What is Myokymia?
Myokymia is characterized by a spontaneous involuntary contraction of muscles. It may be described by many people as a quivering of muscles or a trembling of the skin. The twitching can be so fine as to not be observed by someone looking at the person.
Myokymia of Other Locations on the Body
Myokymia may occur on other locations in the body and this is called neuromyotonia. Facial Myokymia is characterized by twitching or quivering of muscles on one side of the face. Facial Myokymia can be caused by multiple sclerosis (MS), cerebrovascular accident (CVA), tumor in the brainstem, or after an episode of Guillain-Barre syndrome. Facial Myokymia should be evaluated to determine its etiology. Myokymia can affect the oblique eye muscles and cause double vision.
Twitching of Eyelids
It usually starts suddenly and will resolve in two or three weeks. The twitching occurs more often on the lower eyelid compared to the upper eyelid. The muscles involved are called the orbicularis which you use to close your eyes. This is different from the spams related to blepharospasm that involve the face or eyelids.
Causes of Eyelid Twitching
Typical causes for twitching of the eyelid is stress, anxiety, tiredness, fatigue, caffeine, lack of sleep, drugs, alcohol, during holidays, over work, and other causes from a change from normal life patterns.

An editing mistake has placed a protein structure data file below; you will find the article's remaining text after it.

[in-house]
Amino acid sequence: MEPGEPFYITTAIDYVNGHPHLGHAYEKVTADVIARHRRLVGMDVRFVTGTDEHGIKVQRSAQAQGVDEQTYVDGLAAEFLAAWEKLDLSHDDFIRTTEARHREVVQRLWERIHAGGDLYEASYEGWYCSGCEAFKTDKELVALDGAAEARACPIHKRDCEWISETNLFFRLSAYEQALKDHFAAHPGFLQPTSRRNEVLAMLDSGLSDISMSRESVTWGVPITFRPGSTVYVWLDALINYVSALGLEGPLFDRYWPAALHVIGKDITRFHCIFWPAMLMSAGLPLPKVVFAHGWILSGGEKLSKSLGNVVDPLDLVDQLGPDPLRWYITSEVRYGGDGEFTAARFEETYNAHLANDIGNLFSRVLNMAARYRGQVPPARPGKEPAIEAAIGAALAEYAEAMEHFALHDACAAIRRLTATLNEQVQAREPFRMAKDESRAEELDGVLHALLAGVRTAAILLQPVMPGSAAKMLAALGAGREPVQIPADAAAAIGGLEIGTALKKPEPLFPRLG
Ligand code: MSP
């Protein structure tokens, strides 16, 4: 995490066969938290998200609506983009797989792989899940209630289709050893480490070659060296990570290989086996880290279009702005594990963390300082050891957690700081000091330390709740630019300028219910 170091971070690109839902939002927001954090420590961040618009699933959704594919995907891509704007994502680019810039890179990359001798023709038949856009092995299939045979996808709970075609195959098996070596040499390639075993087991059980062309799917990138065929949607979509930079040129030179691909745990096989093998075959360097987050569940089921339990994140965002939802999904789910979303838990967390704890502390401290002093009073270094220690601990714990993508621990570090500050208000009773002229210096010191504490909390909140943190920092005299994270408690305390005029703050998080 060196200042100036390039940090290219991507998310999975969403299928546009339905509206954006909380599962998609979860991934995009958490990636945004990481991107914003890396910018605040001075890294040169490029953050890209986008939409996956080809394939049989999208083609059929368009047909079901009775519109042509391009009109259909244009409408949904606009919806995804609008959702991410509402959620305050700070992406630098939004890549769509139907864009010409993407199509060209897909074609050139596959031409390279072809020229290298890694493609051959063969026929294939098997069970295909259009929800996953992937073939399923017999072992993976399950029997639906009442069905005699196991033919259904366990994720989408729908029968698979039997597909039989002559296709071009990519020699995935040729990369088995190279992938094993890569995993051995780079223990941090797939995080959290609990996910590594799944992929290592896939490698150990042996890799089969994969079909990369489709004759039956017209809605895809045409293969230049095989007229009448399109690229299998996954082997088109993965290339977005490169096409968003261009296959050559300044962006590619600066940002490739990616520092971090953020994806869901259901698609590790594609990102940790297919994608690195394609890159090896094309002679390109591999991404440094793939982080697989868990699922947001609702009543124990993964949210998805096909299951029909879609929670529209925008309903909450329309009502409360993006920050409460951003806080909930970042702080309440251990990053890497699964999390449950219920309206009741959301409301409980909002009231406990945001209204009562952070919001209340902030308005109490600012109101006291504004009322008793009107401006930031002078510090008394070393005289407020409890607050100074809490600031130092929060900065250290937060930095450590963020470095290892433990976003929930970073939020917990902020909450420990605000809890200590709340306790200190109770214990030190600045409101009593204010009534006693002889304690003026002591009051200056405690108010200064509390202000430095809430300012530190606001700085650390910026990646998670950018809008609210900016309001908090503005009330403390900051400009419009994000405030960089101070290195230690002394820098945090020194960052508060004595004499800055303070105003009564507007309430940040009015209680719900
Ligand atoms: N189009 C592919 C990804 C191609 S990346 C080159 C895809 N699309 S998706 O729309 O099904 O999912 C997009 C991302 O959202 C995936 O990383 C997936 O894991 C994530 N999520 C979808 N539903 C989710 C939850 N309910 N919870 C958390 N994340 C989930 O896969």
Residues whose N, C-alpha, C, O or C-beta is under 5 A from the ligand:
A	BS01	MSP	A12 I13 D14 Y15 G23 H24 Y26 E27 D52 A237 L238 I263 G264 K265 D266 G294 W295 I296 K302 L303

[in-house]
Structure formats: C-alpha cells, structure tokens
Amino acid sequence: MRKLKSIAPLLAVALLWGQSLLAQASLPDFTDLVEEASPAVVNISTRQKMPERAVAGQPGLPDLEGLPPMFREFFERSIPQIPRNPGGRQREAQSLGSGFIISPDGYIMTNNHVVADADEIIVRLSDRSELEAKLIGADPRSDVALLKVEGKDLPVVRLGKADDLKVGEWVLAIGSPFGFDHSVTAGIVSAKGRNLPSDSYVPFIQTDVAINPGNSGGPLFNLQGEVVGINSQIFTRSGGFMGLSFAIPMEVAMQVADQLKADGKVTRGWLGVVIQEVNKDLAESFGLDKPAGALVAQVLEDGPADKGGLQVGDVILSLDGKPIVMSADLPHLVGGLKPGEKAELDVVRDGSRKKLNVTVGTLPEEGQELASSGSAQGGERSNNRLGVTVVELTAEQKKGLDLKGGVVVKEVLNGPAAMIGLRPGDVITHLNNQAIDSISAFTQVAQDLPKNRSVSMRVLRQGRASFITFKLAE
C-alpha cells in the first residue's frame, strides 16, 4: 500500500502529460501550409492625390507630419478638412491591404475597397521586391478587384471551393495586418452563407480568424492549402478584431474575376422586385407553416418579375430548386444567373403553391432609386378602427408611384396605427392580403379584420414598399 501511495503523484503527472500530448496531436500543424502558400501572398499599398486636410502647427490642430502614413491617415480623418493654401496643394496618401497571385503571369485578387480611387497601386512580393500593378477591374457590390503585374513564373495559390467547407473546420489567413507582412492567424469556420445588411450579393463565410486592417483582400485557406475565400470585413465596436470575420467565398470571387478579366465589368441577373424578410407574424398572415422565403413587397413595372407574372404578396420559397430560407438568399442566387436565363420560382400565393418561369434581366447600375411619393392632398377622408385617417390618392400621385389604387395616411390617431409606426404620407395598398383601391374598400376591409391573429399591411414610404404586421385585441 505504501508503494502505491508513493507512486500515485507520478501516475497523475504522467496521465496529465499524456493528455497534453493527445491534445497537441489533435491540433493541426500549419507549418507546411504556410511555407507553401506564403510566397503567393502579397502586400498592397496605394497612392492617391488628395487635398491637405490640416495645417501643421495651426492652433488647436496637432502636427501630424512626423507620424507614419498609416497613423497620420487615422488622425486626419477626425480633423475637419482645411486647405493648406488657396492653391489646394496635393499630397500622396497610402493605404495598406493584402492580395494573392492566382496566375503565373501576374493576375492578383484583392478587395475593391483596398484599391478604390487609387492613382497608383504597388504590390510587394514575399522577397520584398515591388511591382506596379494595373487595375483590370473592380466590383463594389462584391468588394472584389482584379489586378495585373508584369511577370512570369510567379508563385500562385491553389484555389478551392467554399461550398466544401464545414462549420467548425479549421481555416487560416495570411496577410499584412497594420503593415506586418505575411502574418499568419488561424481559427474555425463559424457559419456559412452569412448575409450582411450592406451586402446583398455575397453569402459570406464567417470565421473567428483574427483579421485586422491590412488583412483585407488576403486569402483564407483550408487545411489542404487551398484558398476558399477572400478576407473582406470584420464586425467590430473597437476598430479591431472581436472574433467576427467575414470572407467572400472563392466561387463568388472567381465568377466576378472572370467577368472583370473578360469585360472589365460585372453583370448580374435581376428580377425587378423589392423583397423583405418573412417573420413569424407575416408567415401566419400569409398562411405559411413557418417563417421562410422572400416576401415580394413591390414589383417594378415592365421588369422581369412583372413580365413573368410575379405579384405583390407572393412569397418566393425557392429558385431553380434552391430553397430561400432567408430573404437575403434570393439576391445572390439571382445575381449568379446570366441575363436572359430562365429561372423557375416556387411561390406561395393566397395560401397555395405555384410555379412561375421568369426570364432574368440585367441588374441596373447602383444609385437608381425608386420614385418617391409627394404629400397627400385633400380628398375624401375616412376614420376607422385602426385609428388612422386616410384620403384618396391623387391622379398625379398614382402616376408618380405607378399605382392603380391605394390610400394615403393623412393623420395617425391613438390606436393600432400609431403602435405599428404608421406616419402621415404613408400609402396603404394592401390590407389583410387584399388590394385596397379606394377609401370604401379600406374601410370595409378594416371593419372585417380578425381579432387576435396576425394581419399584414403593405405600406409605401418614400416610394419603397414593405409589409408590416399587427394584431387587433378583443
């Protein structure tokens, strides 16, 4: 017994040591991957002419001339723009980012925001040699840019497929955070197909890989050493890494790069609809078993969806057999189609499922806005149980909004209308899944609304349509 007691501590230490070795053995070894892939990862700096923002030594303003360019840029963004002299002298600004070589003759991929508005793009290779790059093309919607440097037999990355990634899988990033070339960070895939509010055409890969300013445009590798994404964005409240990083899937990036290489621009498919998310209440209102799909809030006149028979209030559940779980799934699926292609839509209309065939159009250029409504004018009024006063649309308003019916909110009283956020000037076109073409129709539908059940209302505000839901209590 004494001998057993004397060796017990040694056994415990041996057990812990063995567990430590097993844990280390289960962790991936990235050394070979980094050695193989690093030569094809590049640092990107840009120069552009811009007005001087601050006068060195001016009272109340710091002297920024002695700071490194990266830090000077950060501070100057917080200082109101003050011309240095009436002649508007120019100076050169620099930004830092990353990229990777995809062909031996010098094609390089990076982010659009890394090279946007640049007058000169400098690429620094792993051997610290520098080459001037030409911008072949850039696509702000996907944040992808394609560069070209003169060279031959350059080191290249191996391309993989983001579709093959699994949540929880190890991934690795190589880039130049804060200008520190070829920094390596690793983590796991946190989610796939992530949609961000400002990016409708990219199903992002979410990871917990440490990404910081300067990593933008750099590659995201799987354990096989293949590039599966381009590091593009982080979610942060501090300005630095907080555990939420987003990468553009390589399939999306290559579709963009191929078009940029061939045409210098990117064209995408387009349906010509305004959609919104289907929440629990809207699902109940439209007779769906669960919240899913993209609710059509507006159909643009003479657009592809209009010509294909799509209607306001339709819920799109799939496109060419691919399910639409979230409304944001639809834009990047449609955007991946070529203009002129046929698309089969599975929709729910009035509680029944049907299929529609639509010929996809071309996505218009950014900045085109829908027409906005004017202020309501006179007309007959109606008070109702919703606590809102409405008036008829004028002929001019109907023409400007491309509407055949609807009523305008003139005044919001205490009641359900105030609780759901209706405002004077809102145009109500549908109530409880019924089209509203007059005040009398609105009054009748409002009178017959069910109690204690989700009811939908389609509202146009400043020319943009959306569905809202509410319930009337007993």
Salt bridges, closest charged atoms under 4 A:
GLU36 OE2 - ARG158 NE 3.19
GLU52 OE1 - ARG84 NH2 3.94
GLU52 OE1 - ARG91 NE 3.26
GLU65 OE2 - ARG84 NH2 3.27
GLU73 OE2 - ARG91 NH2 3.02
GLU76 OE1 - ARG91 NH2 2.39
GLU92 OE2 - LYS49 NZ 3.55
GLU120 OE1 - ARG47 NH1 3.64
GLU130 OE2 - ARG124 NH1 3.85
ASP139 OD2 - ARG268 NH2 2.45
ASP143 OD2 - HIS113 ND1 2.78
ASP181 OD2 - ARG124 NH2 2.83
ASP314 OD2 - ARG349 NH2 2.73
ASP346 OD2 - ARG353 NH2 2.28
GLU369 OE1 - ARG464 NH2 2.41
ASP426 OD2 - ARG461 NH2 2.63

Treatment of Myokymia or Twitching Eyelids
Conservative treatment for eyelids twitching is recommended as this is usually temporary. Warm compresses applied to the eyelids for ten minutes three or four times a day may help by relaxing muscles. You may try over-the-counter anti-histamine to reduce any swelling. Getting more rest and better night’s sleep may improve the twitching. Reduce time on computers and lower the lighting in the room may also help. You should reduce or eliminate caffeine. Obviously, if there is something in your life causing stress you should try to reduce the stress. Very small doses of Botox can be used for treatment in chronic cases.
Twitching of eyelids is a common problem that is almost always temporary and needs only conservative treatment unless it fails to resolve after three or four weeks.